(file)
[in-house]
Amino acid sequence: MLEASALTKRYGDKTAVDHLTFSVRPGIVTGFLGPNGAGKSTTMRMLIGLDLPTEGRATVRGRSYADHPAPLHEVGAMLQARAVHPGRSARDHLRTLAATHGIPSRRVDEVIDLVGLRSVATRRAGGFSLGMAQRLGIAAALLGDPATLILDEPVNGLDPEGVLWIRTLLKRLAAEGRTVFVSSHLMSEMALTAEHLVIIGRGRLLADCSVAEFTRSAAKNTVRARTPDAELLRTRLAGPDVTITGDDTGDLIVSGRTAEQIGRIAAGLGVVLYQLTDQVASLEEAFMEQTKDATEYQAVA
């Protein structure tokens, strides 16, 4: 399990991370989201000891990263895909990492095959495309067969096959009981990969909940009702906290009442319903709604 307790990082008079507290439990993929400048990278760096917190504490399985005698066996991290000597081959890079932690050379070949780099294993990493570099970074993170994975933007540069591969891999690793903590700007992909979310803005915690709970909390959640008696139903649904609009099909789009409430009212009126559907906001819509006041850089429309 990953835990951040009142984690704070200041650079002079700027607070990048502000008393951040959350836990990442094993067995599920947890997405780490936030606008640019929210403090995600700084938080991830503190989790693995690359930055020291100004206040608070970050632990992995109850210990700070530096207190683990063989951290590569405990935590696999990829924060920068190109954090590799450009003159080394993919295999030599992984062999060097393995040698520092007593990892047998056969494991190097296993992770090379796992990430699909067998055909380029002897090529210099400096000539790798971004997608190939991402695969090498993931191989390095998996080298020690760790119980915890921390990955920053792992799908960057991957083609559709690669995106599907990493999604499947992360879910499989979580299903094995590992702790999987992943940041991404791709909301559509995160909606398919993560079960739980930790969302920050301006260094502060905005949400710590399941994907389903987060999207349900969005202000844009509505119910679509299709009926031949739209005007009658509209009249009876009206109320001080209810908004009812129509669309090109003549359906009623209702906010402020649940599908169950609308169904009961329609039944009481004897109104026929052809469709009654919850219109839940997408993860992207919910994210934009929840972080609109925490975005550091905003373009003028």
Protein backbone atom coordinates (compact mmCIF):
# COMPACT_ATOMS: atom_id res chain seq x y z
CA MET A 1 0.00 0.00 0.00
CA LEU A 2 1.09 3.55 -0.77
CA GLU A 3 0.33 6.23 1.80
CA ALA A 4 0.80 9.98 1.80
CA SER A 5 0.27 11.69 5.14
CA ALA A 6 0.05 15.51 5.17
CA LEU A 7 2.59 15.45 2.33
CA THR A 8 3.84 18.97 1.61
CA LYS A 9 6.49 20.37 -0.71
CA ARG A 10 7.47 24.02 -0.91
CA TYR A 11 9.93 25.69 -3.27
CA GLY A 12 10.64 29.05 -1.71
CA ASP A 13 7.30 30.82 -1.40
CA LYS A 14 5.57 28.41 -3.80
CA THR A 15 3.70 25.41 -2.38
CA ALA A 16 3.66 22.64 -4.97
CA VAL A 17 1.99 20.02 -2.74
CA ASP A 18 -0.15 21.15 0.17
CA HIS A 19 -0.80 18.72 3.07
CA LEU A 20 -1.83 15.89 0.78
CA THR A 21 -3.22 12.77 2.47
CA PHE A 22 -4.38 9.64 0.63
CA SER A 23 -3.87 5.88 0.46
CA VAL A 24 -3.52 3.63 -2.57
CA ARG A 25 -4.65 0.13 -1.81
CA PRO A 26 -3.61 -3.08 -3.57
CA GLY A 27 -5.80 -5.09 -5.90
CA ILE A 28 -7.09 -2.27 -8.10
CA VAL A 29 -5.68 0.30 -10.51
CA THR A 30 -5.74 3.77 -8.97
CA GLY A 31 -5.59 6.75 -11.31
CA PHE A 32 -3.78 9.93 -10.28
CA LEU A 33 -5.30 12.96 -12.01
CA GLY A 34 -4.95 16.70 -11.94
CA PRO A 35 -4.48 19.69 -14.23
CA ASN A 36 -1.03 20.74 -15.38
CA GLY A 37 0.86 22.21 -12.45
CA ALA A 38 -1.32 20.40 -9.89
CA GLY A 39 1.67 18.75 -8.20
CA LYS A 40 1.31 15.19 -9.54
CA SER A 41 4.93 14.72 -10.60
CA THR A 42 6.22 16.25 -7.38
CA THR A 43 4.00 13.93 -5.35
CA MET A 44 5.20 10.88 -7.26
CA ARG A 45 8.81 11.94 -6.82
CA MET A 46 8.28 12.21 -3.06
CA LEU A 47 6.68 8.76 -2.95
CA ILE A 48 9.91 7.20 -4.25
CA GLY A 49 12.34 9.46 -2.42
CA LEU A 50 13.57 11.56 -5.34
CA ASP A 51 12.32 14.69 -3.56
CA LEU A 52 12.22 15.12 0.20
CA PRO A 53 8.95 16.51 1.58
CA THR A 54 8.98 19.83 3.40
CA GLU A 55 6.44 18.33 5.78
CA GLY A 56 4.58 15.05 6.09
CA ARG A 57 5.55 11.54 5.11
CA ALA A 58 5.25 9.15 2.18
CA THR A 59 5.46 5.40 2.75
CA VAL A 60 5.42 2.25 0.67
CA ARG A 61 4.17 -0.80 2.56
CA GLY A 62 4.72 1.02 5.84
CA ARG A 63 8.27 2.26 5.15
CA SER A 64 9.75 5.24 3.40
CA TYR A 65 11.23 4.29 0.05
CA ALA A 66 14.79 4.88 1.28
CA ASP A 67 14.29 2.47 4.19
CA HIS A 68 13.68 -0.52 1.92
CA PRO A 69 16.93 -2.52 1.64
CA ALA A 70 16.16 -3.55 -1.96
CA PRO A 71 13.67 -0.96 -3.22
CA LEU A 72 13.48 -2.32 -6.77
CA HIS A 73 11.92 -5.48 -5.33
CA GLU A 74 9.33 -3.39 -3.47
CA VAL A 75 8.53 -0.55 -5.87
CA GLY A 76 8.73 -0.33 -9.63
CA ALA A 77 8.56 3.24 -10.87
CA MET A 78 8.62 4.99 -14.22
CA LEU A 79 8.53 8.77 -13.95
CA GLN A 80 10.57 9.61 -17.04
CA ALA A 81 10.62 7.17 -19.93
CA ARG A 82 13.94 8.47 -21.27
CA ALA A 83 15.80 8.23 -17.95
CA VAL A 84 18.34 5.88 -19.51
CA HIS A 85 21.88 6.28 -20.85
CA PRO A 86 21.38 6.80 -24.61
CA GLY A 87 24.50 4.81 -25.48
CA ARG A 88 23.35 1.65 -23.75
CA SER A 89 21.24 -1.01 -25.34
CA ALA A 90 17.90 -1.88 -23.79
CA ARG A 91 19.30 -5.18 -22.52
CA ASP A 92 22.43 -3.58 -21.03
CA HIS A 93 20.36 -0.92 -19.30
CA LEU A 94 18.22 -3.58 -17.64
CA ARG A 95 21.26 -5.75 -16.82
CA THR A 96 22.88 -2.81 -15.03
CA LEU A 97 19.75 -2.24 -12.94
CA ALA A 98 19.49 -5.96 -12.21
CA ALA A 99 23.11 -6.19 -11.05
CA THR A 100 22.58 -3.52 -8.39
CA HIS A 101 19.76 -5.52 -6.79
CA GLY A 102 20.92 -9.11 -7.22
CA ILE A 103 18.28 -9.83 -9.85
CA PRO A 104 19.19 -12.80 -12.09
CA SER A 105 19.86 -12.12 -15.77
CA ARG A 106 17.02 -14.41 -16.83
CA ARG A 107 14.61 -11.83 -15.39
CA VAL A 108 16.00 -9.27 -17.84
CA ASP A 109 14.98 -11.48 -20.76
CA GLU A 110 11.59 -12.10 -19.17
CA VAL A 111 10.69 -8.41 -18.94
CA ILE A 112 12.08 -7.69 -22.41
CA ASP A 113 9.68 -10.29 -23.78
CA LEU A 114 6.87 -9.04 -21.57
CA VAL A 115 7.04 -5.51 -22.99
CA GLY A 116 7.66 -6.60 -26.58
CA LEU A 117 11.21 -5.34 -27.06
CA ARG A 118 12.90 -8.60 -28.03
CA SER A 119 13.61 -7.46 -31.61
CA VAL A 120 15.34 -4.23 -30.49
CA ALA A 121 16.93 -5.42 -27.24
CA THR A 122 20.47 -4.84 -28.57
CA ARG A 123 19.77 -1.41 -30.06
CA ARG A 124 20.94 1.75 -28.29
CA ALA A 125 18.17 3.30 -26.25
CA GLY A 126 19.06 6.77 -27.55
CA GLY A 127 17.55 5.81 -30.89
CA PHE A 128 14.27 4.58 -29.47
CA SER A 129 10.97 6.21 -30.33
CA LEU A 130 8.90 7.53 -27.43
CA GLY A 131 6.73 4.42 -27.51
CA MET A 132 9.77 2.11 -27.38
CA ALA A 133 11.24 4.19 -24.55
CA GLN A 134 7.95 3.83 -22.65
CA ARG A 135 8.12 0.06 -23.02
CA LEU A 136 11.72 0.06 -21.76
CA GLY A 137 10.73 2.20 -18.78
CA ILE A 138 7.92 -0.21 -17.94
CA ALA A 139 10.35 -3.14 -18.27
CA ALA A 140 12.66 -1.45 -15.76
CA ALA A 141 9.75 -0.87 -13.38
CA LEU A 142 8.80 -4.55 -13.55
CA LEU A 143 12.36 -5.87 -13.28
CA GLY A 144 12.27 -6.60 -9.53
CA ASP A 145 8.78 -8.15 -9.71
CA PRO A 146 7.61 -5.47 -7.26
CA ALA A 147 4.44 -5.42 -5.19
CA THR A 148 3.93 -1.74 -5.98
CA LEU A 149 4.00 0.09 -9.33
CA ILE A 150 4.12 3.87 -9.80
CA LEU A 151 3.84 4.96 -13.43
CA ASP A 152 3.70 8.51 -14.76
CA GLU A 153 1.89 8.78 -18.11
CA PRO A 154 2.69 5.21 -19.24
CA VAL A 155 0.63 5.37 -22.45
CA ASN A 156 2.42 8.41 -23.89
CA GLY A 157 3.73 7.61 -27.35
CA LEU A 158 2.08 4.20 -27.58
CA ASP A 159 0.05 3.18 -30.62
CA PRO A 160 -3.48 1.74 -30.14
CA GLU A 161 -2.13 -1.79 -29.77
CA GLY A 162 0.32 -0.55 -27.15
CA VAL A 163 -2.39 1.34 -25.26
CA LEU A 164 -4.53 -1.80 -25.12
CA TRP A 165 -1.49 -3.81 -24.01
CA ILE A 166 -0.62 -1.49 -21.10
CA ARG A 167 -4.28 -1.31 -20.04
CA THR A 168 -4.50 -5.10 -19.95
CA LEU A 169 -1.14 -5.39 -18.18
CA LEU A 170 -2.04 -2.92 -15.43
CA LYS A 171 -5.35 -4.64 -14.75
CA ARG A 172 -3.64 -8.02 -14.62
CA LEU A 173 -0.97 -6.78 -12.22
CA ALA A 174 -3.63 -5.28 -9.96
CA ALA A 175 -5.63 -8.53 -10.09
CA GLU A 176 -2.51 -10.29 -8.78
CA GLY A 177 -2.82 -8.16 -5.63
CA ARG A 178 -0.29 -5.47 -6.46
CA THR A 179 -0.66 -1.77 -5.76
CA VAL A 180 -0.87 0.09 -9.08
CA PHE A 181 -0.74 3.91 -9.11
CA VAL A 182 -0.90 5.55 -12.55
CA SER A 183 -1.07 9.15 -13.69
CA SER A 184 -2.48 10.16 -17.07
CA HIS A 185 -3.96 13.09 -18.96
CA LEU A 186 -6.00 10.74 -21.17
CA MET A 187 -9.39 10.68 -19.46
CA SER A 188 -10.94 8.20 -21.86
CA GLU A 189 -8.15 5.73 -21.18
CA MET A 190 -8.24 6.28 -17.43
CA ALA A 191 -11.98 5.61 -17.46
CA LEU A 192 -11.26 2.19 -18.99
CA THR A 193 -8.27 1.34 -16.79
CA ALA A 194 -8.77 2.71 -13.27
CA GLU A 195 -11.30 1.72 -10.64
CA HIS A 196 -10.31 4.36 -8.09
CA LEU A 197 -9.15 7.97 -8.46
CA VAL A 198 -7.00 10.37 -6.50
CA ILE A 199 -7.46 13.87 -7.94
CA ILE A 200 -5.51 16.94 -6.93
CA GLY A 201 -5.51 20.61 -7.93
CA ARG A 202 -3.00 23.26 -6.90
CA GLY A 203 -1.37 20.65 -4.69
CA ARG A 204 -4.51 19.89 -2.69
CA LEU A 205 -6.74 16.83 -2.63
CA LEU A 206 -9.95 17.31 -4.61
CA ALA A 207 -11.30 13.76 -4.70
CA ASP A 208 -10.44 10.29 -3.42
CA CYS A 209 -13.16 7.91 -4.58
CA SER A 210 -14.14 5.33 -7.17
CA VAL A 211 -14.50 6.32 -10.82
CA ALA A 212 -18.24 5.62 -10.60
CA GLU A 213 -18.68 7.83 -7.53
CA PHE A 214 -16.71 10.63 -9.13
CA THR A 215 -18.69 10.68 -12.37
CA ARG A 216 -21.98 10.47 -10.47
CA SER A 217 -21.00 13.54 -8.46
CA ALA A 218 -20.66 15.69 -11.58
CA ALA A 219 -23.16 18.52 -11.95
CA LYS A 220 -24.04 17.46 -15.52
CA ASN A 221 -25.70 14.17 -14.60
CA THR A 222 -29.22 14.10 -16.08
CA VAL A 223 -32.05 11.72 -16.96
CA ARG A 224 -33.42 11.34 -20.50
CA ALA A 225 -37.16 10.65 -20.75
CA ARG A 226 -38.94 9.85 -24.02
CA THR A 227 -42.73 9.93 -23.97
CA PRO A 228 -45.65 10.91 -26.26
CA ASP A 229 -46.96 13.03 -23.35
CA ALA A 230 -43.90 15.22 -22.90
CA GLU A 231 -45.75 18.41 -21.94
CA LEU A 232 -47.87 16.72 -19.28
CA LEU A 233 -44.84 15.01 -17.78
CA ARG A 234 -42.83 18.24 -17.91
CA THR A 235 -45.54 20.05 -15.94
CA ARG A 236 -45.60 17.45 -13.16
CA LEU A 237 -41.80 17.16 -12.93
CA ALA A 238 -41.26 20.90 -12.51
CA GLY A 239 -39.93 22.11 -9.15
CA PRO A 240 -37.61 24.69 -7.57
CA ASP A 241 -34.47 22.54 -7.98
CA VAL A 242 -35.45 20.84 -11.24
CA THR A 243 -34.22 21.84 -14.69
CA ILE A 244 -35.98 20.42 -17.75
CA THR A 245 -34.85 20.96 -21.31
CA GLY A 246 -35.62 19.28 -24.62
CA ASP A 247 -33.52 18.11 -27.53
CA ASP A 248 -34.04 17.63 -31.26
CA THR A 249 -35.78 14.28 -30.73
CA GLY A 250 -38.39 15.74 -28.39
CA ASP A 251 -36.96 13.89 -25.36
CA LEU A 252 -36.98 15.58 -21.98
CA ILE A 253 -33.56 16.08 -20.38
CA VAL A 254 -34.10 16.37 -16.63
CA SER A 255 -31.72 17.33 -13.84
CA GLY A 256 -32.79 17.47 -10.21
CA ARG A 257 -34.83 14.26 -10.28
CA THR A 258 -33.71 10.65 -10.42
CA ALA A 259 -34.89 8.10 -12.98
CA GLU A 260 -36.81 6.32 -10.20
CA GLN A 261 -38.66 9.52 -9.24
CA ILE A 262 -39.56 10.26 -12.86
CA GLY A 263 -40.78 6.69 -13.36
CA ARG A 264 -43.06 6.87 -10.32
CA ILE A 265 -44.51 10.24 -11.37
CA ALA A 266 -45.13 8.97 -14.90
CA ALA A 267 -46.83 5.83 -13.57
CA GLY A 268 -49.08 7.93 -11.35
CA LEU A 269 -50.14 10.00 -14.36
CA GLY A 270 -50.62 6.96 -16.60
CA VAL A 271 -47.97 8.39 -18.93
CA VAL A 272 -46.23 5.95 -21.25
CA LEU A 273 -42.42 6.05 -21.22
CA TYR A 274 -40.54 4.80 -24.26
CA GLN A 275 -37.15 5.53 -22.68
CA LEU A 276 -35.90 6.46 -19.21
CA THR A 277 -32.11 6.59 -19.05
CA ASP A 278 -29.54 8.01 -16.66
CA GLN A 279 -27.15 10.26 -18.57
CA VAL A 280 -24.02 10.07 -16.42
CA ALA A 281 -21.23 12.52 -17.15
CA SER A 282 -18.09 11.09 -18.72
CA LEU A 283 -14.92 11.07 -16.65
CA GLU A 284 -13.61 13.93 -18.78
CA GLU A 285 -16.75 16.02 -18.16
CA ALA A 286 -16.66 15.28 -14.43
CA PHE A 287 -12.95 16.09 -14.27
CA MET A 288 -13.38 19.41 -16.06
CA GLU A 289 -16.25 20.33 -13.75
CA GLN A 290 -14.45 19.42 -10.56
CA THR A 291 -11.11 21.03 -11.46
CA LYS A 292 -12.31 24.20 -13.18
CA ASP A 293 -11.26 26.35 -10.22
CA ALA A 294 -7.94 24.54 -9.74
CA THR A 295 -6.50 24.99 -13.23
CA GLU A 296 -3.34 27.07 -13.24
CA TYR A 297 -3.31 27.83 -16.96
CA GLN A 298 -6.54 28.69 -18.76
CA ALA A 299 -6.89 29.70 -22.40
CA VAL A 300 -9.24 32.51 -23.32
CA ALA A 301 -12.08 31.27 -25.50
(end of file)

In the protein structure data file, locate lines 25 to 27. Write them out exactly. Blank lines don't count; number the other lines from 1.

CA LEU A 20 -1.83 15.89 0.78
CA THR A 21 -3.22 12.77 2.47
CA PHE A 22 -4.38 9.64 0.63